As a contractor, you will probably be required to provide a Bid Bond, Performance Bond or some other type of Surety Bond. This is an important part of your Business Insurance and we have access to a variety of insurance carriers to provide these. Call us today to discuss any Surety Bond needs you may have!
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What is a Surety Bond?
When entering into a construction contract, often times the primary concern is whether or not the contractor is competent and capable of doing the work. If problems arise, however, it is important to know that one can collect any damages to which one is entitled. An award for breach of contract does little good if the contractor has no assets to satisfy the claim. A bond can provide financial assurance.
A surety bond is a written agreement that usually provides for monetary compensation in case the principal fails to perform the acts as promised. There are many different types of surety bonds, but the two general categories are contract and commercial surety bonds. Surety bonds provide financial security and construction assurance on building and construction projects by assuring project owners that contractors will perform the work and pay certain subcontractors, laborers, and material suppliers. A bond can also help protect an owner from liens against the owner's property if the contractor fails to pay workers or suppliers.
There are three types of contract bonds: bid bonds, performance bonds and payment bonds. A bid bond is an obligation undertaken by a bidder promising that the bidder will, if awarded the contract, enter into the contract and furnish the prescribed performance and payment bond(s) within a specified period of time. A performance and/or payment bond is specifically intended to cover a particular contract. A performance bond covers the contractor's actual performance of the contract. It guarantees payment -- up to the penal sum -- of such things as cost of completion or cost to correct deficiencies which are the responsibility of the contractor. A payment bond is intended to pay laborers, suppliers and other contract-related costs which the contractor owes to third parties. The benefit to a private (as opposed to public, i.e., governmental) Obligee is that it provides a source of funds for those who might otherwise be able to enforce a lien against an owner's property.
Performance and payment bonds may be two separate documents, each with its own penal sum, or they may be combined in one document with a single penal sum. The penal sum is usually the contract amount at the time the bond is executed. The penal sum usually does not increase when items are added that change the contract price.
It is wise to be sure that the payment bond's language explicitly gives such persons a direct right to claim against the bond. Otherwise the bond may be interpreted to be an Indemnity bond. An Indemnity bond reimburses only the Obligee for loss sustained by the Obligee due either to the contractor's failure to perform the contract or failure to pay persons with lien rights. Since a supplier or laborer cannot claim directly against an indemnity bond, an Obligee runs a greater chance of the inconvenience of a lien foreclosure suit. A payment bond lessens this chance, although an owner can never force a lien claimant to look to the bond instead of the owner's property.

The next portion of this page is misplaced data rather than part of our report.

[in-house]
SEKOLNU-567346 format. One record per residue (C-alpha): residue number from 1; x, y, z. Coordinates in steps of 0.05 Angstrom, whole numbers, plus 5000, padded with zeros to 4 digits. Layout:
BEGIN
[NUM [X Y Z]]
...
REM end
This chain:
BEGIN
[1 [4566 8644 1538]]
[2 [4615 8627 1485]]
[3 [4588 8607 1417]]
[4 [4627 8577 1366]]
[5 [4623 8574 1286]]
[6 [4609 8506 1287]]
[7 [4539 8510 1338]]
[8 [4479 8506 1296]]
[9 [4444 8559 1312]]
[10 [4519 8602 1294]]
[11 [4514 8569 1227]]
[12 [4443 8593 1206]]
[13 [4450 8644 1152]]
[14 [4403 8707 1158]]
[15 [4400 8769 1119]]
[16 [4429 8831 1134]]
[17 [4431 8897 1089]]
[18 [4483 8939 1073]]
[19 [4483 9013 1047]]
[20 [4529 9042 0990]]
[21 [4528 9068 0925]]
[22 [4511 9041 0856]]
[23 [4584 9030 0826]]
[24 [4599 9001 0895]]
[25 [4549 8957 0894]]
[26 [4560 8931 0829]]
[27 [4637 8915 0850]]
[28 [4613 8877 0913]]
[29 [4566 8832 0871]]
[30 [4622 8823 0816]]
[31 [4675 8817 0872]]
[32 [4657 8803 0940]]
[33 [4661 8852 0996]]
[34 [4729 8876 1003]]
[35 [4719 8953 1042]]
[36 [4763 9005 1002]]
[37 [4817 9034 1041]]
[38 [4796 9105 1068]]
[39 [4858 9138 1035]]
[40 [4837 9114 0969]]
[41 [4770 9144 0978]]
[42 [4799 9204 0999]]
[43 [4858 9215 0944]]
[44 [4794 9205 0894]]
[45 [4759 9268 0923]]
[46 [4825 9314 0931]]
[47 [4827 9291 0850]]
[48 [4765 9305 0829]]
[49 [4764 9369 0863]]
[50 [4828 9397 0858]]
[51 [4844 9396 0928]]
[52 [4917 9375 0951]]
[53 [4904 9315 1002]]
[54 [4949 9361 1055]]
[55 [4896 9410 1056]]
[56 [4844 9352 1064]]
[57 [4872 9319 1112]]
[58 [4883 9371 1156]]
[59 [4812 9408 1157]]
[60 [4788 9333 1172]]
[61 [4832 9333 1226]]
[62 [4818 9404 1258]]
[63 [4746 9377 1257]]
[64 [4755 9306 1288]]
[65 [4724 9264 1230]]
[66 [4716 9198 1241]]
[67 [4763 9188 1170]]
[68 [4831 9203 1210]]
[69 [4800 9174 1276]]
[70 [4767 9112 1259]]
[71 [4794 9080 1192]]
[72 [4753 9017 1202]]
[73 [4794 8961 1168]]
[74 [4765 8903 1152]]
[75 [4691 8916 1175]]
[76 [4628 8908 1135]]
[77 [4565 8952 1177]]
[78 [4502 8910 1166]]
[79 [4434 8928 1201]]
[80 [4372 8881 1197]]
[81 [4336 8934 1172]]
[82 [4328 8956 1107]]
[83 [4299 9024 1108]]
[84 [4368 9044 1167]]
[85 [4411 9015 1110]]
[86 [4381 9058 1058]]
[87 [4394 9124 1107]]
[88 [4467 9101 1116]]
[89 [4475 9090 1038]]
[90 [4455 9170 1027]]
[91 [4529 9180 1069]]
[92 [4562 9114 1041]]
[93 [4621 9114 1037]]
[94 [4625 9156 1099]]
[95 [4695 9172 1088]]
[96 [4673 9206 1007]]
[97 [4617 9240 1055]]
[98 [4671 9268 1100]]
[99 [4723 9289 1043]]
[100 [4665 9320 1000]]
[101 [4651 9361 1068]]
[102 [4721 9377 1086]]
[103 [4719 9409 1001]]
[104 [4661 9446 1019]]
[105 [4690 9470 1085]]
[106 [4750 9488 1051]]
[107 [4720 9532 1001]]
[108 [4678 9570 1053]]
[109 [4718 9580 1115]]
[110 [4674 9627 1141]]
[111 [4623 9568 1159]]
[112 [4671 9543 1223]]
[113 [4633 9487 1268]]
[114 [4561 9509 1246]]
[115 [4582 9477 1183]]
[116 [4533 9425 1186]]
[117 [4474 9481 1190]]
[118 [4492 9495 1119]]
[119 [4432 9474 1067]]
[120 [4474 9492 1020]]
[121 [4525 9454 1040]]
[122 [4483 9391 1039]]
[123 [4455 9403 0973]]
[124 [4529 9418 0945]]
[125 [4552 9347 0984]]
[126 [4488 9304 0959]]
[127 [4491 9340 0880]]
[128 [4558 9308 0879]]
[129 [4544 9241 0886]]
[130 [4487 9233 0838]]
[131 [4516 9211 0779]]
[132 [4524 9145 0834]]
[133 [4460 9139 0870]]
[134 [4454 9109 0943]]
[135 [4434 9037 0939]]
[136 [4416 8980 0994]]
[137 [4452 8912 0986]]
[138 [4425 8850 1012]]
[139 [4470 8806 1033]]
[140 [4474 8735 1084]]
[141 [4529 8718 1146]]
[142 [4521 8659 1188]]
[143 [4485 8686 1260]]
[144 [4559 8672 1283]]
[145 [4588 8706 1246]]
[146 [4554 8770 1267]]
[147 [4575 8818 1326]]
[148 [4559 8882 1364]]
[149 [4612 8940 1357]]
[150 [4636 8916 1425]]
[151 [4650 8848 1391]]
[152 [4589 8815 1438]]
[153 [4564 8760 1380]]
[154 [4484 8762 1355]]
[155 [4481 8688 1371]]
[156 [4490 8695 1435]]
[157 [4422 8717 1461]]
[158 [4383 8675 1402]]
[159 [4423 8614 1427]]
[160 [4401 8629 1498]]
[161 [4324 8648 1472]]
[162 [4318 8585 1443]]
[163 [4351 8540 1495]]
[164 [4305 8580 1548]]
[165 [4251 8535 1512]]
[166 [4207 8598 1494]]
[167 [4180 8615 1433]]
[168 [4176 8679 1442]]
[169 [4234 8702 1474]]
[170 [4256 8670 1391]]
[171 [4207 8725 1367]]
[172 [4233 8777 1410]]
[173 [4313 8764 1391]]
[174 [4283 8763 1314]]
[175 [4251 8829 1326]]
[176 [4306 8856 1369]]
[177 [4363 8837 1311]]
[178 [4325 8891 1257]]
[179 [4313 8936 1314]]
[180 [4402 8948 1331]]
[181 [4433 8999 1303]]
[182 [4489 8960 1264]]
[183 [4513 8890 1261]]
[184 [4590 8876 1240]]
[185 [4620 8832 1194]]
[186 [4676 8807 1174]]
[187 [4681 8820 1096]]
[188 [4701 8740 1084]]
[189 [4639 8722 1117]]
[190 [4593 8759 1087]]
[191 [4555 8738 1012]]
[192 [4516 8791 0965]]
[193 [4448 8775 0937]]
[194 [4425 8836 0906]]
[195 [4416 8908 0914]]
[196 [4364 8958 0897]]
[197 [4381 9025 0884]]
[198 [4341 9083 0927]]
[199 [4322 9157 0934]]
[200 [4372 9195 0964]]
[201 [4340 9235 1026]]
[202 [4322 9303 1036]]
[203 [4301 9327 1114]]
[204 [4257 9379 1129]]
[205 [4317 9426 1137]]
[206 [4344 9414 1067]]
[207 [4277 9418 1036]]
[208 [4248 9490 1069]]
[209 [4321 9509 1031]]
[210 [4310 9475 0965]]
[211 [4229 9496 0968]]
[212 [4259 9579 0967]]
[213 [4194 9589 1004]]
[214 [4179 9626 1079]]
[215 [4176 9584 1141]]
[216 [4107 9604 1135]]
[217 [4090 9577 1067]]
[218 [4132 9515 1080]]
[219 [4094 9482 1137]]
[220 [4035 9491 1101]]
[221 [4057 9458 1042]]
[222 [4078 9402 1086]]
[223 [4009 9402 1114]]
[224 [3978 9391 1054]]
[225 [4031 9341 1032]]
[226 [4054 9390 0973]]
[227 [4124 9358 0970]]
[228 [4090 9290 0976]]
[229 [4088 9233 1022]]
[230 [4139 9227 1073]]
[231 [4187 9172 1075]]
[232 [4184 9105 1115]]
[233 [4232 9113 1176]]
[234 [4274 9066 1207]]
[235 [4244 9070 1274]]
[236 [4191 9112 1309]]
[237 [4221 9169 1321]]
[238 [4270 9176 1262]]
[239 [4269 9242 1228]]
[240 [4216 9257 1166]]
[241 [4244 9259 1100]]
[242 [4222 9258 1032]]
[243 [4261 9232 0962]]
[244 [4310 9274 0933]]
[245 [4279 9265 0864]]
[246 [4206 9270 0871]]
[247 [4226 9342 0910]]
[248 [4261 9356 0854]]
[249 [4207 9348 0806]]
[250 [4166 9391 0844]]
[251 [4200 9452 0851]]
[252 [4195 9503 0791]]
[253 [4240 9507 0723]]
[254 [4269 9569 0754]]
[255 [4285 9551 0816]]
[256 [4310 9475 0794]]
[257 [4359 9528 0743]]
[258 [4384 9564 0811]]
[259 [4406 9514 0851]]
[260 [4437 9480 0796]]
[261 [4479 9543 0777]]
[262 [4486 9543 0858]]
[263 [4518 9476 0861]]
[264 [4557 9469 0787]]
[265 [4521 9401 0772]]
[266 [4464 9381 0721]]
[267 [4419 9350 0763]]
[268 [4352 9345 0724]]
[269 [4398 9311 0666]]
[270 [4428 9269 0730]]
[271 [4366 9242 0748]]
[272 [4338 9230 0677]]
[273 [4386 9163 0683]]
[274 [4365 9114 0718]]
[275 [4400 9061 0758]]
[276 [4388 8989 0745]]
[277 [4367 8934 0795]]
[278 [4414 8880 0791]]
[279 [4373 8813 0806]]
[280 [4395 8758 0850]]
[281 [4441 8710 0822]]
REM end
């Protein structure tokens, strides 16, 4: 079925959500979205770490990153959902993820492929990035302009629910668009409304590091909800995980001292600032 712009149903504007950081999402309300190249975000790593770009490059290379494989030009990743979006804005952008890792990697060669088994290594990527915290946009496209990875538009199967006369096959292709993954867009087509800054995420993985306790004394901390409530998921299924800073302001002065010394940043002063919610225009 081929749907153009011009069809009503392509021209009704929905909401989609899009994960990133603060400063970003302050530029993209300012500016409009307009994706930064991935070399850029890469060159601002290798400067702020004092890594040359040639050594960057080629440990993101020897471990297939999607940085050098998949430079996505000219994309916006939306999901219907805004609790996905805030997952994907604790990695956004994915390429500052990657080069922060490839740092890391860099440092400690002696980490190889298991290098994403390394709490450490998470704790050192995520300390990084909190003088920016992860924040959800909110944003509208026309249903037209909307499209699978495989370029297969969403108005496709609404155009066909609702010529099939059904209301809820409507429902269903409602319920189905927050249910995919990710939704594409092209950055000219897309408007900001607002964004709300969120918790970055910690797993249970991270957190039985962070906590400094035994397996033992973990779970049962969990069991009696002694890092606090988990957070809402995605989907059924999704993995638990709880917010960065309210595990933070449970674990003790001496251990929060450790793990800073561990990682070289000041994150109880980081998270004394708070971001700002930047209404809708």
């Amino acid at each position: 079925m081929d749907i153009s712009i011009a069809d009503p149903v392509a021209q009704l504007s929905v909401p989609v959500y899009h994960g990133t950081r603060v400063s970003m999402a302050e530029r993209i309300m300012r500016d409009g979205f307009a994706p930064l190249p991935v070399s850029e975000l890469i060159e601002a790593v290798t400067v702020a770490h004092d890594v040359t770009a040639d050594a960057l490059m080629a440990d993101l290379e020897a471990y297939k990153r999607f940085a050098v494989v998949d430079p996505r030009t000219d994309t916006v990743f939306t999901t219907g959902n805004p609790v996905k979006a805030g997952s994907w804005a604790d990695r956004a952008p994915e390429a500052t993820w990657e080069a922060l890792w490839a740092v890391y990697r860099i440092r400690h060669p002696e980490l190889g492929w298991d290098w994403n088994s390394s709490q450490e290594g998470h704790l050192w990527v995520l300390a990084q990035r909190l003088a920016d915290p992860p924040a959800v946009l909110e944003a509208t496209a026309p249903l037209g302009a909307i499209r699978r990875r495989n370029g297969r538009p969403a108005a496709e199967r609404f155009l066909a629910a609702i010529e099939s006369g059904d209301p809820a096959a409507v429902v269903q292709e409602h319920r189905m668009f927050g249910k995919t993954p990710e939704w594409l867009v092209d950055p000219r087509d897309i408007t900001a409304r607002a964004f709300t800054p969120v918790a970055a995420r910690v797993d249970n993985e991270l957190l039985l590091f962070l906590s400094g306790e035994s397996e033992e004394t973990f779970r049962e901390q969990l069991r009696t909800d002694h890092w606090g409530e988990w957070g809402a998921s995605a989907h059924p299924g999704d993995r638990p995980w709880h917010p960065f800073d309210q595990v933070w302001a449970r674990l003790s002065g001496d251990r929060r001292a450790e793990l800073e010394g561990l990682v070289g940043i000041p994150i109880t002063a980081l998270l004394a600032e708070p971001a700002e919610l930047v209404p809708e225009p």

Commercial Surety Bonds
Commercial surety bonds are needed for a wide range of businesses from cleaning service companies and motor vehicle dealers to convenience store owners and school board members. Typically required by law or regulation, this general classification of bonds includes license and permit bonds, public official bonds, notary bonds, notary errors and omissions bonds, federal bonds and other miscellaneous surety bonds.
Court Surety Bonds
If you’re involved in the court system as either a defendant, plaintiff or fiduciary, chances are good you’ll be required to obtain a court surety bond. As the name suggests, court bonds guarantee that a person or entity will faithfully perform the duties prescribed by law and will demonstrate financial responsibility for the benefit of another until the final outcome of a court’s decision. Commonly requested court surety bonds include appeal bonds and probate bonds.
Although most businesses feel their assets are secure, employee theft can and does occur. Fidelity bonds protect against employee theft, whether from you or one of your customers.
The above summary is not a policy and is only intended as a brief presentation of available coverages. The actual insurance policy will provided full details of all benefits, conditions and exclusions.